FasterCures co-hosted with Esquire magazine what has become an annual intellectual smorgasbord focused on how to foster more innovation in the conduct of medical research. The theme running throughout our afternoon’s discussion was new tools for fostering collaboration in science, and I was struck by how the medium matched the message. Once again we gathered people from all across – and outside – the disease research and therapy development spectrum; heads of nonprofit disease research foundations mixed with business innovators mixed with Internet gurus etc. The energy and synergy in these gatherings is always palpable, as people are exposed to new people and ideas that they don’t necessarily encounter in their everyday work.
The place itself encourages you to switch off your left brain for a few hours and let the right brain take over. This latest incarnation of Esquire’s “Signature Spaces” was a three-level penthouse with awe-inspiring views across New York from Central Park North. Two participants began a side meeting they’d scheduled by going head-to-head on the Indy car racing video game in the game room. Over lunch in the media room, I got an impromptu demonstration of how nonprofits are networking in Second Life by Susan Tenby (a.k.a. “Glitteractica Cookie”), the creator of the Nonprofit Commons in SL; she introduced me to several of her colleagues online, who talked persuasively and passionately about the support and resources they’ve tapped into in this online world. (The American Cancer Society raised more than $120,000 in a virtual walk-a-thon this year!)
Our conversation during the afternoon was, as usual, artfully orchestrated by Greg Simon, President of FasterCures, whose right brain is fully engaged in his work on a normal day. I found most thought-provoking our forays into two topics: how new frontiers in information technology, such as the Semantic Web and virtual worlds like Second Life, create new platforms for participation in the life sciences and the nonprofit sector; and how different models of prize philanthropy can bring the wisdom of the crowd to bear on medical research challenges, small and large.
John Wilbanks, Executive Director of Science Commons, talked about how the Semantic Web gives us the tools to create an “open source knowledge management platform for biological research” that will allow researchers to make connections between what they observe, what is known, and what data and materials are available for research much more quickly. Susan Tenby challenged us (many of whom have barely mastered instant messaging) to imagine the possibilities that a virtual world like Second Life holds for creating meaningful interactions not only among people but between people and data.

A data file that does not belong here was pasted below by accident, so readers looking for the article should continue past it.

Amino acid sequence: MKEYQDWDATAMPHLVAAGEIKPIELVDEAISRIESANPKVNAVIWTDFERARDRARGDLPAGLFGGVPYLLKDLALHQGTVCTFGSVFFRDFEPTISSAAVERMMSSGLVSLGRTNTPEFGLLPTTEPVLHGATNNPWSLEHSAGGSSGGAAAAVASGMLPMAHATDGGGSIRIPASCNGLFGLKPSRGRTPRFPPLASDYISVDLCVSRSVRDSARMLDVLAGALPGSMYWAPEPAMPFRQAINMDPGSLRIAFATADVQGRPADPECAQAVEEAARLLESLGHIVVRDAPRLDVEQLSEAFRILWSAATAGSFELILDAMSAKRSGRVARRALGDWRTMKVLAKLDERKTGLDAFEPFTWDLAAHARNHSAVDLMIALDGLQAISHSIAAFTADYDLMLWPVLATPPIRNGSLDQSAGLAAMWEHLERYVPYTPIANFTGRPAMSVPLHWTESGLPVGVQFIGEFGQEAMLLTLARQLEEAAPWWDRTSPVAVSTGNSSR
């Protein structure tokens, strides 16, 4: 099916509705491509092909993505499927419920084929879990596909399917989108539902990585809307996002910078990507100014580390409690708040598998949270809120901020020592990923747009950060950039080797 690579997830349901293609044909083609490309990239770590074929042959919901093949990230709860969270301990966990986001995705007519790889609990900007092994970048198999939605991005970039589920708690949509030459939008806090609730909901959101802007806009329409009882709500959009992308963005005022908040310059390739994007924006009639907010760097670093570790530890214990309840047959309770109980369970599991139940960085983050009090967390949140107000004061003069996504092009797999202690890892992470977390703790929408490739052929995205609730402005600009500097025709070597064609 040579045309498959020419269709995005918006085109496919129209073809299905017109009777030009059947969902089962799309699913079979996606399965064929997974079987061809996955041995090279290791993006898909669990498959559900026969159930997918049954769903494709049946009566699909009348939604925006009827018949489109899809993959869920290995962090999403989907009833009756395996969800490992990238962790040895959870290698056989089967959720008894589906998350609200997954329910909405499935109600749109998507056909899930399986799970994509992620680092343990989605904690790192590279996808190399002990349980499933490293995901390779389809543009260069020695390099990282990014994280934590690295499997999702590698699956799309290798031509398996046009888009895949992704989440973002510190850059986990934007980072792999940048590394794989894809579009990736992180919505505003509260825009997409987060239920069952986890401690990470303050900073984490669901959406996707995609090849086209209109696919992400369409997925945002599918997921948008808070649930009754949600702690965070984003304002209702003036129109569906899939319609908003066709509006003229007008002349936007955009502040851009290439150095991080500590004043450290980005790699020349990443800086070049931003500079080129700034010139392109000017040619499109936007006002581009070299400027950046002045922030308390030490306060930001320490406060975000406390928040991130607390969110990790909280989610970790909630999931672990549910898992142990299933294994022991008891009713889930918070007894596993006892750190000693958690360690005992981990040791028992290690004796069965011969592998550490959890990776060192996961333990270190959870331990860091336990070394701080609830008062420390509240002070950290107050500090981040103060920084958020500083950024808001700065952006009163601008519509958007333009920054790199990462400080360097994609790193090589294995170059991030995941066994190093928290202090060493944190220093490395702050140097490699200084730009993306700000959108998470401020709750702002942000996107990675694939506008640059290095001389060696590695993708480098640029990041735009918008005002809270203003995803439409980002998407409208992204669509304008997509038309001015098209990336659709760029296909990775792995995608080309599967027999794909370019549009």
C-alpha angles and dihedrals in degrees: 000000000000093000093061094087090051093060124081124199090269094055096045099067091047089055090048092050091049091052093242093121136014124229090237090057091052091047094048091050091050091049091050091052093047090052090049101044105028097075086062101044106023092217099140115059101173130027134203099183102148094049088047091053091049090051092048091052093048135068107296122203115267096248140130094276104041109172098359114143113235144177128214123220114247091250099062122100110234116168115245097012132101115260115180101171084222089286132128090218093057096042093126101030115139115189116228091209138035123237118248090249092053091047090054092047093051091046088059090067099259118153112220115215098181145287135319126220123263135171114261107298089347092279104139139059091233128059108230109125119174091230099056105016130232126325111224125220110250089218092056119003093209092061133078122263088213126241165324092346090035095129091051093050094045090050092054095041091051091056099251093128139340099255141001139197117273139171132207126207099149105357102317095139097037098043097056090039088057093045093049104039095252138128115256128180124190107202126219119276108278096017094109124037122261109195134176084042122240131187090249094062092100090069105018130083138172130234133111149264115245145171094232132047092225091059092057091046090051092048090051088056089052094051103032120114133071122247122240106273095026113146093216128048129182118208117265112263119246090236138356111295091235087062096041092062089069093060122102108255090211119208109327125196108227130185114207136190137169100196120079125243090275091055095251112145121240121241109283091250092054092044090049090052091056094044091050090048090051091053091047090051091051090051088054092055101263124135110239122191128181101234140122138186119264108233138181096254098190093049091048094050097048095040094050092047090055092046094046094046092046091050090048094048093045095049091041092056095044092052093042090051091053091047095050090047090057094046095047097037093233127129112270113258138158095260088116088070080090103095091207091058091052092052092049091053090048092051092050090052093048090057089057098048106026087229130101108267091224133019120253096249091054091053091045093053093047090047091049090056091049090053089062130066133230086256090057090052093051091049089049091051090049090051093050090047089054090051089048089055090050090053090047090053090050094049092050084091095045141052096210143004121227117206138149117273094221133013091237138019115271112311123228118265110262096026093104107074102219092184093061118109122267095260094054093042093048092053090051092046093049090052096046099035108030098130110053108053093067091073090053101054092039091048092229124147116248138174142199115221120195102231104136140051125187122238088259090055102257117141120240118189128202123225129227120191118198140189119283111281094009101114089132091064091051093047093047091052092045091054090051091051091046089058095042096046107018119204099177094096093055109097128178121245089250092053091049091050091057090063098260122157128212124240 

Tom Vander Ark, President of the X PRIZE Foundation, and Dwayne Spradlin, CEO of Innocentive, educated us about the power of their prize models (each very different – the former top-down, the latter bottom-up) to “crowd-source innovation” by defining a problem and then opening up the solution to the widest possible audience. In one of the most fascinating data points of the afternoon, Spradlin said that “solvers” in their system come on average from “six disciplines away” from the “seekers” who post challenges. Innocentive has posted several challenges by nonprofit groups, including a prize for ALS biomarkers, and is very excited about the promise that its model holds for nonprofits across the spectrum. X PRIZE is working with the Robert Wood Johnson and Lance Armstrong Foundations to define “grand challenges” in healthcare and in cancer that would be appropriate for prizes.
We at FasterCures believe that the scarce resources in the search for cures are neither money nor places to invest it; the scarce resources are time and information. We're thinking about how all these new technology tools and management strategies to leverage resources, promote innovation, and build collaborations can be used to shrink information gaps and the scientific research cycle.
But despite our belief in the collaborative power of information technology, it’s nice to be able to get together in a penthouse in New York every once in a while, too.
Kristin Schneeman, Project Director, FasterCures
Kristin Schneeman joined FasterCures in April 2005. She brings to the team more than fifteen years' experience in public policy, politics, academia, and the media. Kristin served for three years as a senior adviser and policy director to a gubernatorial candidate in Massachusetts, as a policy aide to a U.S. Congressman, and for four years as the front-line manager and chief-of-staff for a senior adviser to Vice President Al Gore. At Harvard University's Kennedy School of Government she directed a research project – the top priority of the Dean of the School – on future challenges facing governments, and at Harvard Business School she worked with a noted professor who specializes in analyzing and advising on complex negotiations in business, politics, and international relations. Kristin began her career as a producer of documentary films on political and social issues, for which she was the recipient of an Emmy Award in 1990.